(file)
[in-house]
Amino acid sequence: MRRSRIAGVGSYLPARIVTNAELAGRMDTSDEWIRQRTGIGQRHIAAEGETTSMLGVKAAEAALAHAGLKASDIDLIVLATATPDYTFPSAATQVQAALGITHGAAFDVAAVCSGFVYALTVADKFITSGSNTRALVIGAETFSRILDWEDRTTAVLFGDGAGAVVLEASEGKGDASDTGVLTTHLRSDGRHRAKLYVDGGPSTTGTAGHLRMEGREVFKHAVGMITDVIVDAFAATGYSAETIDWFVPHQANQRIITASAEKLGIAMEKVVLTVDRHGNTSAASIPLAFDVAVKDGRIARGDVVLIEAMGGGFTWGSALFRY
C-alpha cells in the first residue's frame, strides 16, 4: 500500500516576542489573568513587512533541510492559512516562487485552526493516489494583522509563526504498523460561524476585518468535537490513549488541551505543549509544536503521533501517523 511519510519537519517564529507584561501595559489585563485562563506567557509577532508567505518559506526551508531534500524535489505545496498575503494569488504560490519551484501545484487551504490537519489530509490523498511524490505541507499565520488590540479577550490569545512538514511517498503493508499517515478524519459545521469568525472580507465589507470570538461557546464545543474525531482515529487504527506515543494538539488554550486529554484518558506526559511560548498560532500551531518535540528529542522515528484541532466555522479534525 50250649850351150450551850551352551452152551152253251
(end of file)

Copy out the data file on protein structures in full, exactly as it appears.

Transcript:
[in-house]
Amino acid sequence: MRRSRIAGVGSYLPARIVTNAELAGRMDTSDEWIRQRTGIGQRHIAAEGETTSMLGVKAAEAALAHAGLKASDIDLIVLATATPDYTFPSAATQVQAALGITHGAAFDVAAVCSGFVYALTVADKFITSGSNTRALVIGAETFSRILDWEDRTTAVLFGDGAGAVVLEASEGKGDASDTGVLTTHLRSDGRHRAKLYVDGGPSTTGTAGHLRMEGREVFKHAVGMITDVIVDAFAATGYSAETIDWFVPHQANQRIITASAEKLGIAMEKVVLTVDRHGNTSAASIPLAFDVAVKDGRIARGDVVLIEAMGGGFTWGSALFRY
C-alpha cells in the first residue's frame, strides 16, 4: 500500500516576542489573568513587512533541510492559512516562487485552526493516489494583522509563526504498523460561524476585518468535537490513549488541551505543549509544536503521533501517523 511519510519537519517564529507584561501595559489585563485562563506567557509577532508567505518559506526551508531534500524535489505545496498575503494569488504560490519551484501545484487551504490537519489530509490523498511524490505541507499565520488590540479577550490569545512538514511517498503493508499517515478524519459545521469568525472580507465589507470570538461557546464545543474525531482515529487504527506515543494538539488554550486529554484518558506526559511560548498560532500551531518535540528529542522515528484541532466555522479534525 50250649850351150450551850551352551452152551152253251